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For the past 18 years, educators in Kentucky have had their feet held to the proverbial fire.
As the years have passed, the fire got a little hotter.
By the year 2014, school districts in Kentucky had a goal of 100 percent proficiency for their students in the Commonwealth Accountability Testing System.
As of 2008, no Bullitt County school had reached the magic mark across the board. Few in Kentucky had met their goal with just six more years to go.
However, there is no need to worry because after years of discontent, lawmakers have killed the CATS program.
Education reform remains alive and kicking. CATS is dead.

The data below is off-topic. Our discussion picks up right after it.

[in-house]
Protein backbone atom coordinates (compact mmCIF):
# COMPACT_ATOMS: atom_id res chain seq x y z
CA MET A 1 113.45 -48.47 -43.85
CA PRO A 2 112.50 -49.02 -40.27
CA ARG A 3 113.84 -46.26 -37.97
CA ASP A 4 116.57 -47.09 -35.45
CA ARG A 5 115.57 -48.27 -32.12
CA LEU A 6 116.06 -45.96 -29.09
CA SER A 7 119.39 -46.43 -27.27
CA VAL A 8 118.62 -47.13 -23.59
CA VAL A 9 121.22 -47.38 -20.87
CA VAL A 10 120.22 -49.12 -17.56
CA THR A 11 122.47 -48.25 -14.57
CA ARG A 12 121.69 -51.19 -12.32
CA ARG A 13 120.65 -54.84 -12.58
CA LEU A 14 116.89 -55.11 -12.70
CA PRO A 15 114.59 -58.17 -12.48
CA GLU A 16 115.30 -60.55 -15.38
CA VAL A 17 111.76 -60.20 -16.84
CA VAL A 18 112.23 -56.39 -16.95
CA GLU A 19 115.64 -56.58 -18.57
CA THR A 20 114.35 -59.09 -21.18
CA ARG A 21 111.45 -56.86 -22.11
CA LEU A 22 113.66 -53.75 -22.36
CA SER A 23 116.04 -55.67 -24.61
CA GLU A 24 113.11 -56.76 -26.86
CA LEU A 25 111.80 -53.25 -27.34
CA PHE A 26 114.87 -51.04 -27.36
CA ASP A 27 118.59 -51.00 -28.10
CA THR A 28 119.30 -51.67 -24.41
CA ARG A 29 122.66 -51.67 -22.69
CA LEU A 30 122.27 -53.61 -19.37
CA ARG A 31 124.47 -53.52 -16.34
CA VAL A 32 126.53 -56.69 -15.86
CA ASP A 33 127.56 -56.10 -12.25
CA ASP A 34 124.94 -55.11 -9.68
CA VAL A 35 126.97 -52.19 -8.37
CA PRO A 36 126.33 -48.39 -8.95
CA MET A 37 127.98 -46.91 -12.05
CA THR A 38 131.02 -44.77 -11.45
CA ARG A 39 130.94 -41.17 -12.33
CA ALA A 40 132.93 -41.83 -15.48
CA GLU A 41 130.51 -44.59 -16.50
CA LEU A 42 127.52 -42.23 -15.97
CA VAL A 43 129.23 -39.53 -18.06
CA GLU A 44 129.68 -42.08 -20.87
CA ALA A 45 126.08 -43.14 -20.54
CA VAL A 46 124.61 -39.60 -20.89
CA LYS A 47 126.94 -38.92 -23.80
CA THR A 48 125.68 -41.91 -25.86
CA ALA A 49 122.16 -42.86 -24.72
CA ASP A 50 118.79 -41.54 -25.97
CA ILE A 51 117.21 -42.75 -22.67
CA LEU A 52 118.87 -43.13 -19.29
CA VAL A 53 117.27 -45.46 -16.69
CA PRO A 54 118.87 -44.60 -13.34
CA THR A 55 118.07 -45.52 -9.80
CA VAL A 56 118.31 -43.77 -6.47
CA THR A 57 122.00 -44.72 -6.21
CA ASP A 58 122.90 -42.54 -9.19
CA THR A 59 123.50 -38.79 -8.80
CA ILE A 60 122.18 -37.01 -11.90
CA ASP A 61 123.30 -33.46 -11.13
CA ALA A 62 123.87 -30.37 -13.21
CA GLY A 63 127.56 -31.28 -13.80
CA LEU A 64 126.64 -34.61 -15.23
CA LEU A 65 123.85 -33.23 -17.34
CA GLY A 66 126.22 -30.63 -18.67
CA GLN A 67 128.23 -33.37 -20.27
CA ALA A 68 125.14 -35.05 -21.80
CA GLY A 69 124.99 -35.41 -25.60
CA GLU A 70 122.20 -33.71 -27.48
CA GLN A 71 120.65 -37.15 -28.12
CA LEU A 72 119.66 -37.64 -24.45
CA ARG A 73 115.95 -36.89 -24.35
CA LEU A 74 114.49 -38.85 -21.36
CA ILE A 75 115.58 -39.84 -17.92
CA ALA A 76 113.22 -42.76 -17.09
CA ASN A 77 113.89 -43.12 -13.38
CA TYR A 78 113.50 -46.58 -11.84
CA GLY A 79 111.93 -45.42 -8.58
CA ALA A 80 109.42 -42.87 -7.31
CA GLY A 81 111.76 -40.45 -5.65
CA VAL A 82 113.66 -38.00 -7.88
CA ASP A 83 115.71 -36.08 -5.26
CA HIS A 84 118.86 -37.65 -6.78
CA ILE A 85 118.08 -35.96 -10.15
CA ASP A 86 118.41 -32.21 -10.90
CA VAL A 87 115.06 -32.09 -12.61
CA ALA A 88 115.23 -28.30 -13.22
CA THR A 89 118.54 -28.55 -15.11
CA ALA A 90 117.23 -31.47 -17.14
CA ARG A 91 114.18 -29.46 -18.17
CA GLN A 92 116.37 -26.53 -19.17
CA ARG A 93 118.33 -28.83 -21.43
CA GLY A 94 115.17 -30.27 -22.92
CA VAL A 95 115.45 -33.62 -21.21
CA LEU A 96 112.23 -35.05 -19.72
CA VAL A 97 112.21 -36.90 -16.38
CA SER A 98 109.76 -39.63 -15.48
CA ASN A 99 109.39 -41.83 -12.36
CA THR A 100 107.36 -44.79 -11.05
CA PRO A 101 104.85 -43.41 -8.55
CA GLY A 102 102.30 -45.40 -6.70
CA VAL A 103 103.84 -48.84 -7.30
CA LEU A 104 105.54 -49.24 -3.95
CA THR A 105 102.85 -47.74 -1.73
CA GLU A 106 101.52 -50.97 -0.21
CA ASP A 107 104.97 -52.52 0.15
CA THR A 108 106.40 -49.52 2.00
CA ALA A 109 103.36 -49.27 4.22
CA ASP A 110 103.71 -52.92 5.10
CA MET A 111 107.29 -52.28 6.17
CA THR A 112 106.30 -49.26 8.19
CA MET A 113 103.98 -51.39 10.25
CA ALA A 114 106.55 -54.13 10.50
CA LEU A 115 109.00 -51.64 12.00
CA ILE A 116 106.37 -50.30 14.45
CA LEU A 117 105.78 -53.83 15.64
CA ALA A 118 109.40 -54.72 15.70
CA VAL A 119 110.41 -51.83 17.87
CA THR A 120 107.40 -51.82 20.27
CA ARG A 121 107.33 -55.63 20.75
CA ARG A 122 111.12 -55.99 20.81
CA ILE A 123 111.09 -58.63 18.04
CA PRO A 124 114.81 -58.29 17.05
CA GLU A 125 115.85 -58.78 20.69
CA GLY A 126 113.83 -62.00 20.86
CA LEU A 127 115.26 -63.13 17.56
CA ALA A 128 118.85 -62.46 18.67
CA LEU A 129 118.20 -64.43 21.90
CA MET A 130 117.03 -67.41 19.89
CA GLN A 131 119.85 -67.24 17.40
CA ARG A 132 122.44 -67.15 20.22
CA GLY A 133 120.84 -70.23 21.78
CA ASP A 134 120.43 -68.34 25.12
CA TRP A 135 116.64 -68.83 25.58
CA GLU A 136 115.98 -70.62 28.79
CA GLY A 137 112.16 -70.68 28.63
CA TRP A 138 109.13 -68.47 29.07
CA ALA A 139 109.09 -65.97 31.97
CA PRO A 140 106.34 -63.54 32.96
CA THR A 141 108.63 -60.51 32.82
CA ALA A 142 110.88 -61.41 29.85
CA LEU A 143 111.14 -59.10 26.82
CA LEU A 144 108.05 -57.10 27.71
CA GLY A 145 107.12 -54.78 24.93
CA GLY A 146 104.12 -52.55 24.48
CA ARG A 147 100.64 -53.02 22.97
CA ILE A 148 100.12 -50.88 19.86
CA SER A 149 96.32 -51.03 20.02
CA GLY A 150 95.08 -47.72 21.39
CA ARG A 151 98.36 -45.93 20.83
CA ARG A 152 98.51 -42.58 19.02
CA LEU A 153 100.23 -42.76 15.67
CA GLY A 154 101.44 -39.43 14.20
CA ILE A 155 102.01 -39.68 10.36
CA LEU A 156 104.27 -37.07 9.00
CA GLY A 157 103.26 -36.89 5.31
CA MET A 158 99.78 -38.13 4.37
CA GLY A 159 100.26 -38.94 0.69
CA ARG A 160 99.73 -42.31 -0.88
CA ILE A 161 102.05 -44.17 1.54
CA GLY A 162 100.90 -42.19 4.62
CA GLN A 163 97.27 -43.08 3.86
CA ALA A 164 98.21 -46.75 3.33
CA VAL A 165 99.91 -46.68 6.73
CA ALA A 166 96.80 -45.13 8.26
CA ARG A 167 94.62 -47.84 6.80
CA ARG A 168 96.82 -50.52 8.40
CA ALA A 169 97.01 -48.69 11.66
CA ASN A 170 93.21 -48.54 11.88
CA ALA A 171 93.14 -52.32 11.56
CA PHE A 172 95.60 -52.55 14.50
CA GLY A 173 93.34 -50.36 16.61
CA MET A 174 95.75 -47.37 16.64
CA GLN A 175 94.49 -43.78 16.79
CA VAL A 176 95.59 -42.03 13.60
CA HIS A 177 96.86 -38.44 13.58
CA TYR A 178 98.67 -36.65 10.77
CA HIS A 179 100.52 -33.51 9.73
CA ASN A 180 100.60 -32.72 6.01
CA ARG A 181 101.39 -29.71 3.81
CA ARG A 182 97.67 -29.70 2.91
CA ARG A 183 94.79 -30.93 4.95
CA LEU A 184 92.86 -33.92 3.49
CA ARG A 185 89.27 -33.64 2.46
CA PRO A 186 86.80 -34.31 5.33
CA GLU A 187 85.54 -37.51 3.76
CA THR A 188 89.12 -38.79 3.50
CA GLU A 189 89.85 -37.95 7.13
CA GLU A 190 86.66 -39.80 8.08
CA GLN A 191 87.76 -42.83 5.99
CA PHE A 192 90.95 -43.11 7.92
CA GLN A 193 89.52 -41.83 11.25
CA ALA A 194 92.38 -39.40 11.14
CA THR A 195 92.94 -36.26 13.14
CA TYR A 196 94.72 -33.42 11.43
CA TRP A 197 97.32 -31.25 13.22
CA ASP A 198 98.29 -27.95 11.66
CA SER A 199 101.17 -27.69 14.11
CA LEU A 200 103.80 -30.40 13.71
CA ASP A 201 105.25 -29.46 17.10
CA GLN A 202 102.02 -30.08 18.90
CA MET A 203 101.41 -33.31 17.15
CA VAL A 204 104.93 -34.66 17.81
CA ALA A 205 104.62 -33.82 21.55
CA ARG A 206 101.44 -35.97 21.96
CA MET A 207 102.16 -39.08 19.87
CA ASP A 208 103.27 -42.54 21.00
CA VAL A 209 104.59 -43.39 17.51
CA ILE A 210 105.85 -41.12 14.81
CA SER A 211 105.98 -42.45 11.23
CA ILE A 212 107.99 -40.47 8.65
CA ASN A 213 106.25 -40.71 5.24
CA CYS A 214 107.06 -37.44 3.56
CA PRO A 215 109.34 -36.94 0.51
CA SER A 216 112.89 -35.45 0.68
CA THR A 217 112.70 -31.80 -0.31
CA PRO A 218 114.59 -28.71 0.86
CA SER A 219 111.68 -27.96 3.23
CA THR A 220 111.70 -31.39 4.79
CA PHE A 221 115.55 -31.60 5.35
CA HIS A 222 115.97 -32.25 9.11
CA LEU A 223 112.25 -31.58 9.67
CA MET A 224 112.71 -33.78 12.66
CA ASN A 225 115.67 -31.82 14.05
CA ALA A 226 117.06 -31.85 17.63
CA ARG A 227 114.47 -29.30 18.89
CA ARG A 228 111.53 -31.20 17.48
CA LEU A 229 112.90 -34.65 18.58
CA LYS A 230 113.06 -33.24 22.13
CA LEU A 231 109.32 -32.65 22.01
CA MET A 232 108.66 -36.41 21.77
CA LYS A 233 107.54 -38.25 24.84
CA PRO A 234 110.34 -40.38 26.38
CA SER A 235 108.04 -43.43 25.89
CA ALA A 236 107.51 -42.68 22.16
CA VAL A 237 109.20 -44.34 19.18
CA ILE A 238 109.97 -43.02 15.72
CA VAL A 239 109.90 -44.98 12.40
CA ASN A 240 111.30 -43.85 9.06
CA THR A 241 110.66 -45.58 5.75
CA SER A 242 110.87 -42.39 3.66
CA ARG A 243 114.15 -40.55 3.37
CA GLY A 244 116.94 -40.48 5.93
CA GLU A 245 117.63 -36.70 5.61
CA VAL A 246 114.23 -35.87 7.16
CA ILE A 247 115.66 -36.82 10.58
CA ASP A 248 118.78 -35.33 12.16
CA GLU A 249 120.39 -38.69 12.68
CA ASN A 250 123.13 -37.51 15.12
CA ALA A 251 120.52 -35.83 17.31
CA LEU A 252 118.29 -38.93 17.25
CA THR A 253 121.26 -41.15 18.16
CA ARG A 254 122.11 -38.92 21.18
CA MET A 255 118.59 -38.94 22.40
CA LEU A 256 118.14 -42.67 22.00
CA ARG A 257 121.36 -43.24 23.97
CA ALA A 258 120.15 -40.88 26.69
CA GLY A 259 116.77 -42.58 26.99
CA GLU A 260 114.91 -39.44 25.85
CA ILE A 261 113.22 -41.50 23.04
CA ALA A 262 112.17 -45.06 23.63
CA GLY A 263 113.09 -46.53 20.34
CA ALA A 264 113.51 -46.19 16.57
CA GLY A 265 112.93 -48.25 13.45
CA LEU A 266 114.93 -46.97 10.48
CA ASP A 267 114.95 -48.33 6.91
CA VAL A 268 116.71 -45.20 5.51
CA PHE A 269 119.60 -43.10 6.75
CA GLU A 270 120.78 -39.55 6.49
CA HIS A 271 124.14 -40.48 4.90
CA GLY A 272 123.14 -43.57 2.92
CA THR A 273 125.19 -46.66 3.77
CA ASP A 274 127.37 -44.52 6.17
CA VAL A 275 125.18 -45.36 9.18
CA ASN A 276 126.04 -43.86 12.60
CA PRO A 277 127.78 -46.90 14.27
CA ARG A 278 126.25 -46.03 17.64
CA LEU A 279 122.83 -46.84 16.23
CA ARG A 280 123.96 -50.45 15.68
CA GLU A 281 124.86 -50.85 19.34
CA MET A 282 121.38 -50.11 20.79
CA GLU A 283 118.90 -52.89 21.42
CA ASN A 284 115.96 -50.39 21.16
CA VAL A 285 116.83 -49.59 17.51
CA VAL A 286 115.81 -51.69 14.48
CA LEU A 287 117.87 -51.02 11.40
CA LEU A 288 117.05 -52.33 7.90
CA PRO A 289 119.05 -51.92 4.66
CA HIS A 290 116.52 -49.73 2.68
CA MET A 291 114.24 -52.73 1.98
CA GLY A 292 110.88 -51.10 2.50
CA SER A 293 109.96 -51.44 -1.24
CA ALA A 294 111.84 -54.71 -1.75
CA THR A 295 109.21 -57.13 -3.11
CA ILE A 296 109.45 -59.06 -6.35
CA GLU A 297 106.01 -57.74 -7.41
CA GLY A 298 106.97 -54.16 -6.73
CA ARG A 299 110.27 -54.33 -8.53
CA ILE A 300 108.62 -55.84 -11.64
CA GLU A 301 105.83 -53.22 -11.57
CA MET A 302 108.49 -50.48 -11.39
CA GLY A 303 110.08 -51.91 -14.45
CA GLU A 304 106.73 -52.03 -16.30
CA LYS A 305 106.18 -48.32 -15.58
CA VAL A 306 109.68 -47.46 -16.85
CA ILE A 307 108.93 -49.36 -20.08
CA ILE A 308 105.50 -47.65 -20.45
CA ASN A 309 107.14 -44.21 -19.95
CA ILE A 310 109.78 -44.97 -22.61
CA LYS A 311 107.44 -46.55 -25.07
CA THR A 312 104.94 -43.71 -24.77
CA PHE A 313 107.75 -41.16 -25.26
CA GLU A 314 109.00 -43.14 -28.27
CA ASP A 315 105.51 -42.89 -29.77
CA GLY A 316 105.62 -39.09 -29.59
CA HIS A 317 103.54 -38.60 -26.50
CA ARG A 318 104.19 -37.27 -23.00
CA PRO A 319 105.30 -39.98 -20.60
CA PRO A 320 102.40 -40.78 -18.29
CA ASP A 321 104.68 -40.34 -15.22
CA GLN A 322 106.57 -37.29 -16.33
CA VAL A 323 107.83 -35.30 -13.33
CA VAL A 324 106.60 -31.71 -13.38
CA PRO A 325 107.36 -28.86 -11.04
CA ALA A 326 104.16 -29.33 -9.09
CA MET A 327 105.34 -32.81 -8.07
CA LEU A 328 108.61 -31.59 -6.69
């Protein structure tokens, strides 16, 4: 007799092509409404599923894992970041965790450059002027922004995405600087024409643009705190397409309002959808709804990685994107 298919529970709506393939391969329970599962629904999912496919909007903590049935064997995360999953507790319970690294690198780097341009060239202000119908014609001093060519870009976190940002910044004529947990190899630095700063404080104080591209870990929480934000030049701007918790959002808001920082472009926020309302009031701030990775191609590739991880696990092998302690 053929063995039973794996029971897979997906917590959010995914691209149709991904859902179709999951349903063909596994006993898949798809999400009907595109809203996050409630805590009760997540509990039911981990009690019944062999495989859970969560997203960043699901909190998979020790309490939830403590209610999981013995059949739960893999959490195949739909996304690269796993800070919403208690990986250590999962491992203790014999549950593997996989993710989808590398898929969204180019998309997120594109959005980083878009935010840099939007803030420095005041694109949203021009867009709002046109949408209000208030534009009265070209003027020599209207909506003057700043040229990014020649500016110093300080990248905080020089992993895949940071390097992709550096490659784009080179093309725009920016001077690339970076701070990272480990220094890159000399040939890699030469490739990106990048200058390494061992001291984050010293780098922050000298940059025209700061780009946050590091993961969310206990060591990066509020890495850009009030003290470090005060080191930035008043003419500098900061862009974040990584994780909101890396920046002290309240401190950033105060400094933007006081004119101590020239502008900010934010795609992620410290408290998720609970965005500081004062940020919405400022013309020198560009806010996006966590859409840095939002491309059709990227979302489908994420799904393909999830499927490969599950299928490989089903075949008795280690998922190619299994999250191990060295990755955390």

State education officials must now devise a better mousetrap to test and assess students in Kentucky. There is no problem with that approach.
The only concern is that after years of looking annually at the test results - and comparing them to others in the district and in the state - there may not be a way to gauge the progress made.
Bullitt County, although test scores may not always show it, has tried to be innovative. From smaller class sizes in the early grades to implementing full-day kindergarten without state funding, Bullitt County has tried to make strides.
The CATS scores are slowly but surely rising. How high local students would rise will never be known.
We don’t have a problem with coming up with a new testing program. The intent should always be student learning.
We know students are learning much more at an earlier age than ever before.
Our only concern is that the emphasis on student learning won’t falter. We are sure that will not be a problem.